Oscar show’s dilemma

Can event honor non-stars and still attract audience?

Many critics have mixed feelings about the way the Oscar telecast is undergoing more nip-tuck procedures than an ageing actress.

For example, will the removal of some industry-insider awards (now relegated to the Governors Awards) leave the show looking gaunt and hollow? “It very well might,” says “Entertainment Tonight’s” Leonard Maltin.

I actually care about who wins the best cinematography award and animated short, so I seldom find the show boring,” Maltin adds, “but it can never be a TV special or piece of entertainment when its goal is to honor work by people who aren’t movie stars.”

But even ardent fans recognize that the show’s too long. L.A. Times TV critic Mary McNamara acknowledges: “Any effort to streamline a three-hour show is greatly appreciated. That said, I must admit that the honorary awards are often among the most touching and glamorous, and I hope that Lauren Bacall will not only be present at this year’s ceremony but that the clips the producers have said they will include do her justice.”

Several critics, including McNamara, agree that axing bloated musical numbers would greatly improve pacing. “They should kill them all – it’s not the Tonys,” notes Rolling Stone’s Peter Travers.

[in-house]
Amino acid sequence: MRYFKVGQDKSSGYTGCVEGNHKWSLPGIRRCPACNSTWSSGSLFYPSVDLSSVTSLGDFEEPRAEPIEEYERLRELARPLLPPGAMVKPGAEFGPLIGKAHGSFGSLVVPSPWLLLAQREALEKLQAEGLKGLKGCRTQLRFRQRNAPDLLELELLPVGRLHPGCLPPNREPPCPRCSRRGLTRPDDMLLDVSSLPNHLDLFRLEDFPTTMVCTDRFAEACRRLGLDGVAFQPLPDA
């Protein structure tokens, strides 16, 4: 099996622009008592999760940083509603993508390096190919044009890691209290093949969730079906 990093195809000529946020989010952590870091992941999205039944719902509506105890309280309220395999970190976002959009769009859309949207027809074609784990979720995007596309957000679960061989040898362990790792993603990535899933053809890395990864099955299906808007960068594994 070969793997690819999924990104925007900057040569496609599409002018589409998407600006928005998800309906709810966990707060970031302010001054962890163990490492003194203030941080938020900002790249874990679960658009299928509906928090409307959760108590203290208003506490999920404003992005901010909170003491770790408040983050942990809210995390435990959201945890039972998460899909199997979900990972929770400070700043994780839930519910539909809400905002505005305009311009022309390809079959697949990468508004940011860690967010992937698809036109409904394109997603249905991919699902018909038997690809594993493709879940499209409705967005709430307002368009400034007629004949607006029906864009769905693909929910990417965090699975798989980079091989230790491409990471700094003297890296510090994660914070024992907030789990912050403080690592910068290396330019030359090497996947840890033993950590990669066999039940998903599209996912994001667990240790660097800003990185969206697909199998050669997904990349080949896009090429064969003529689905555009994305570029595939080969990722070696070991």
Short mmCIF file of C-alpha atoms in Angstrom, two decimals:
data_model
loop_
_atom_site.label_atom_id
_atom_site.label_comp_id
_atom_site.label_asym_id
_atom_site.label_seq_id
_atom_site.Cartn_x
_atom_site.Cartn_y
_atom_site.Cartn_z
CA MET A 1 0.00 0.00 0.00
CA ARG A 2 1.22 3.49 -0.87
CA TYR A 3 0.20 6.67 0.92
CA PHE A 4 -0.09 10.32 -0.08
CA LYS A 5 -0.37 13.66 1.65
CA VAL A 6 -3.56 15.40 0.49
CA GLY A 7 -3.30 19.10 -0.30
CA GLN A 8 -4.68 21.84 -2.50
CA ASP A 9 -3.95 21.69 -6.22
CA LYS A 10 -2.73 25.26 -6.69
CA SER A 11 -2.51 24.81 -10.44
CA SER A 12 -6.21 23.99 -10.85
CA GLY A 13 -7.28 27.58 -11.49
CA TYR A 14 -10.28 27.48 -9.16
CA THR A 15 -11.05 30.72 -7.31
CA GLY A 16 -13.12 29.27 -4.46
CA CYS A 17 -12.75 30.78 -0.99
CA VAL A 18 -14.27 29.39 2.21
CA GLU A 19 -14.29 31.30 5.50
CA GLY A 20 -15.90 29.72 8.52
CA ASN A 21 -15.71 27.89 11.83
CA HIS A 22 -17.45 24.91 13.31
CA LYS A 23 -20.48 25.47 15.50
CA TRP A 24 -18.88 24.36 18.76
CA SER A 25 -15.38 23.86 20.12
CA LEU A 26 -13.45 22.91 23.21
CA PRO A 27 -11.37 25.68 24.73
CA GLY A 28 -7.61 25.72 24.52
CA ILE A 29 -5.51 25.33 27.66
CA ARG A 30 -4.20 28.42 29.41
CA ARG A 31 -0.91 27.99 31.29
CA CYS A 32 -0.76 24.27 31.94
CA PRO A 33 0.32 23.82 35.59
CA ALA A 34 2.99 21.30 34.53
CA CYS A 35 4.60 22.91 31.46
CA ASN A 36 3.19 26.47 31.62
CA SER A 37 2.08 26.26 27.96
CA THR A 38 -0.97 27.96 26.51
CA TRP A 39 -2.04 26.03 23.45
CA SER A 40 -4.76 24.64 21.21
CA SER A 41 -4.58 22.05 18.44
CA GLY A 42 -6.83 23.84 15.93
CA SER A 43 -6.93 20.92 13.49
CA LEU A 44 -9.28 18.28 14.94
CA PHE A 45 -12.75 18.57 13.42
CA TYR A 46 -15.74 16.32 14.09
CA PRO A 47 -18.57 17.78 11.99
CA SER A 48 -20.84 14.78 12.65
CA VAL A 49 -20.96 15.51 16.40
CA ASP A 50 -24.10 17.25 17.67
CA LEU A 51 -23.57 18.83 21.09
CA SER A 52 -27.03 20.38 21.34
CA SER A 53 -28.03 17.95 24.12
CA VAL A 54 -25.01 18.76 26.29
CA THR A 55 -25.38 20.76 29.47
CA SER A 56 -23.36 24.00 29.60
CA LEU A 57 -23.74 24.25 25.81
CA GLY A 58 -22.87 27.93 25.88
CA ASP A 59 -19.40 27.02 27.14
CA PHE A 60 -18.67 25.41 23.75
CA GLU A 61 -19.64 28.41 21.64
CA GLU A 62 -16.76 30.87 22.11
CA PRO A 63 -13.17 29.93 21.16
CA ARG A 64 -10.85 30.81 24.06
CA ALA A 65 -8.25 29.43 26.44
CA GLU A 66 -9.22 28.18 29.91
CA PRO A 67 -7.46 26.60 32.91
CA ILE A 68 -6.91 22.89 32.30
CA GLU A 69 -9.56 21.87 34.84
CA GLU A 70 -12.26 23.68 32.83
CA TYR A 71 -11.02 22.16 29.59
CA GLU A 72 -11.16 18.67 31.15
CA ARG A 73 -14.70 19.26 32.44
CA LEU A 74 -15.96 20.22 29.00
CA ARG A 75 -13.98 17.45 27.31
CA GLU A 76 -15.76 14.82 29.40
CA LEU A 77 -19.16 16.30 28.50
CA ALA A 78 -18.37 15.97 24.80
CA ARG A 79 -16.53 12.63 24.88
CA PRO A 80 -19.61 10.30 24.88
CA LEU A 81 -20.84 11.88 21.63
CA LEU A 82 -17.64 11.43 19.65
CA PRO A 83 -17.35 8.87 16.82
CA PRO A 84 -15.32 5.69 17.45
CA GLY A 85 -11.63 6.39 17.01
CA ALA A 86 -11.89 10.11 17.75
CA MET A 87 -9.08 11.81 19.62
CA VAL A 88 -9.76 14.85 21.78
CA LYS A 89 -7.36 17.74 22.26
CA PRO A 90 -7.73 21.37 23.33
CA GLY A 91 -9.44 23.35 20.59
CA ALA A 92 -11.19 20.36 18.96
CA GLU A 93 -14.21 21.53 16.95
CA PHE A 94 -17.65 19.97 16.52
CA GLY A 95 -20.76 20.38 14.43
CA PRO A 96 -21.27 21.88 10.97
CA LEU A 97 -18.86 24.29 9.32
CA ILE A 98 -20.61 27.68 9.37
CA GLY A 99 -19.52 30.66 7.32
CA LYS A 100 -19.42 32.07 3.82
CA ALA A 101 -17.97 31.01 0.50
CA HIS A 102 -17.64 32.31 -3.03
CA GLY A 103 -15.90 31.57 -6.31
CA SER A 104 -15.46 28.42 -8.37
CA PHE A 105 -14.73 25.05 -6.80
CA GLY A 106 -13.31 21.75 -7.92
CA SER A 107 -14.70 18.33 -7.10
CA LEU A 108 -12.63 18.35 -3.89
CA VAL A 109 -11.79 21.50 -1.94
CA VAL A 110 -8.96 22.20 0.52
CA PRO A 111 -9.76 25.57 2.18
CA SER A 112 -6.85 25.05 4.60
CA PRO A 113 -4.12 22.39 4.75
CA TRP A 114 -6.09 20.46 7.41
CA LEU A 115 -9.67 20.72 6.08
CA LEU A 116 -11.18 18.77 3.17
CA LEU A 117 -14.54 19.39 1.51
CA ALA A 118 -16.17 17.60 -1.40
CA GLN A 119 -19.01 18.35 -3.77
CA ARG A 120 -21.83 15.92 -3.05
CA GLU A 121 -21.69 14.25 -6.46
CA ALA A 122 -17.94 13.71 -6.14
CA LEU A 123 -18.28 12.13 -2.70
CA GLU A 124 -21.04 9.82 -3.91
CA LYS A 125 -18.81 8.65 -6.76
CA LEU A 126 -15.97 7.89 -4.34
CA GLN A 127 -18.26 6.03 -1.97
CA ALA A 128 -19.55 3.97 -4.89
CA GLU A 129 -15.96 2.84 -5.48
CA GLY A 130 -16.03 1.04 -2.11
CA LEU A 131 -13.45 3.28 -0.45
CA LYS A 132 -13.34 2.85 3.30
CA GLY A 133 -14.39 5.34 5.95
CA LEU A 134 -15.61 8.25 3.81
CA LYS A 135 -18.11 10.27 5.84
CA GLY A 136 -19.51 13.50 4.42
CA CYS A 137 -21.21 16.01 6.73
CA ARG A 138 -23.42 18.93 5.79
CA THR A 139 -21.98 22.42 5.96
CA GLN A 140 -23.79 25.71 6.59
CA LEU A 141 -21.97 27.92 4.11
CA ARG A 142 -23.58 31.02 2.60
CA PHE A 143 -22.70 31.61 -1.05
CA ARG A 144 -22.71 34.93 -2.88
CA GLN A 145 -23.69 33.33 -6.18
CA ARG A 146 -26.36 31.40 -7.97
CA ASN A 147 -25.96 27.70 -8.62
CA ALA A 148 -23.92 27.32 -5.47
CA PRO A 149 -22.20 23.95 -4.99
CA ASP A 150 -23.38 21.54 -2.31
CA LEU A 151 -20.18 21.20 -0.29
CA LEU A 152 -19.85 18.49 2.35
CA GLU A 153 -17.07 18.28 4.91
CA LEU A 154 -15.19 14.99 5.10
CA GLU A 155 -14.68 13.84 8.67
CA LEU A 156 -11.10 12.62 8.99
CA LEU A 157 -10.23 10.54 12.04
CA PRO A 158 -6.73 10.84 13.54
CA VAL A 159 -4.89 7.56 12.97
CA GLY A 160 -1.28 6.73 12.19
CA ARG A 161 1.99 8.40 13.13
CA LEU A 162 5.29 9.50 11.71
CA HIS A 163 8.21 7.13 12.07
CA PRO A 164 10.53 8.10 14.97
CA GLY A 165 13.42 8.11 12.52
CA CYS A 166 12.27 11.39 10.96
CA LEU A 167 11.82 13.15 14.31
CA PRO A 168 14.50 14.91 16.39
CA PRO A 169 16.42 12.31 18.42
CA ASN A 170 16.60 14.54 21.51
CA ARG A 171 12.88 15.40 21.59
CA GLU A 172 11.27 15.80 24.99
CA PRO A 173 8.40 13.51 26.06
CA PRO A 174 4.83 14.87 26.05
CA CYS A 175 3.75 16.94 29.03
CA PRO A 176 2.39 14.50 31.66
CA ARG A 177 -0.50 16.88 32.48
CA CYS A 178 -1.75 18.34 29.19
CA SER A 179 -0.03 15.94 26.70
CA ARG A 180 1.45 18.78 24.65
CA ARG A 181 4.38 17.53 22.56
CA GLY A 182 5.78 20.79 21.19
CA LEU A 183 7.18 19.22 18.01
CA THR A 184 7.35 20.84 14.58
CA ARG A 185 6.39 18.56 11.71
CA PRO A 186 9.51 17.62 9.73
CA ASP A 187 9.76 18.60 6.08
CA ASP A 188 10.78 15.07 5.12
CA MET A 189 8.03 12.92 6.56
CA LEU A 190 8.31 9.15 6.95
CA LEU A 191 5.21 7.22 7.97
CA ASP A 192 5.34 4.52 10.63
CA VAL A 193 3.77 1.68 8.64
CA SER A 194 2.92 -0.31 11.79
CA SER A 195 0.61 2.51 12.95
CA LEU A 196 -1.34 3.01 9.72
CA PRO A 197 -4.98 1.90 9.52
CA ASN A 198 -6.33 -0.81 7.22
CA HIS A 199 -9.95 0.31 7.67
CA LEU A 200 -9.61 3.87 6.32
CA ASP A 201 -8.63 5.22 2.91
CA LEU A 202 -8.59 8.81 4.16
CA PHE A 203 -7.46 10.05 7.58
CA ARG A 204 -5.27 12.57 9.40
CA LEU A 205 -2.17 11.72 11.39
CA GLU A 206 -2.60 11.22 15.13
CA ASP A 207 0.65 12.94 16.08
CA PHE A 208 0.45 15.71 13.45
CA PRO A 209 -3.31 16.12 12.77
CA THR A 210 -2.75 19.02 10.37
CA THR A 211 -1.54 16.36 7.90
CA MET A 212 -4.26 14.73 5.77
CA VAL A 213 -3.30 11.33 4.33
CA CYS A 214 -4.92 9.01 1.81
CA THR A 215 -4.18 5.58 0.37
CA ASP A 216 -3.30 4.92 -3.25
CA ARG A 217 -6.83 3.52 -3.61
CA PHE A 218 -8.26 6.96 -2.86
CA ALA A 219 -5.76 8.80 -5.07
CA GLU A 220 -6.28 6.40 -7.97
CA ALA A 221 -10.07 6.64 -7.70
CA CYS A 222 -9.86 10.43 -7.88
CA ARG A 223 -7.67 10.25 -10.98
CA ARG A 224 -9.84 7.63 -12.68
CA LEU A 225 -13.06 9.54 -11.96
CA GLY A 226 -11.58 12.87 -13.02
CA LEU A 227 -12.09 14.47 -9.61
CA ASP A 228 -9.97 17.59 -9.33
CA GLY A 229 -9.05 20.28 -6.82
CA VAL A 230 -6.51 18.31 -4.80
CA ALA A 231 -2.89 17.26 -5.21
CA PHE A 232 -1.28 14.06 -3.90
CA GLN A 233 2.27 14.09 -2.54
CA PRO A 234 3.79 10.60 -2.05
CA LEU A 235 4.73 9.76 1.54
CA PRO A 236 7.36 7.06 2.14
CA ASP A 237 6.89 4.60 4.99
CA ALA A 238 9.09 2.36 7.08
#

I think people tune in to see their favorite movies honored and their favorite stars crack a few jokes, shed a few tears, maybe make a gaffe or too — in other words be human, or at least as human as you can be in couture onstage at the Kodak,” McNamara adds.

There’s less agreement on whether doubling the number of best picture contenders is a good thing. Says Travers: “It’s incredibly stupid — it’s not 1939! If their intention was basically to do it so they’d get nominations for ‘Transformers 2’ and other popular movies, they’re crazy. This is still the Academy, and I think they’ll be picking movies that hit them in some way — that aren’t just commercial. So maybe ‘District 9,’ maybe ‘Star Trek’ have a chance. We’ll have to wait and see.”

It’s a bad thing,” says NY1’s Neil Rosen. “I struggle all year to come up with a top-10 list, so I think it’s more of a commercial move.”

Ten nominations dilutes the best picture Oscar,” says KNBC’s Jeffrey Lyons. “I suspect it won’t last many years.”

But the L.A. Times’ Kenneth Turan and others strongly disagree. “It’ll hopefully open the Oscars up to a broader spectrum of films and get people more excited about the show again,” Turan says.

Adds McNamara: “I like the idea of there being more nominees for best picture and even, in the future, perhaps for the acting categories because it is an overdue expansion of how we define excellence and will, with any luck, allow the Academy to better reflect the movies that touch and thrill audiences.

You have to give proper due not only to the nominees but to the celebration of film itself in a manner that keeps people interested for such a length of time.”

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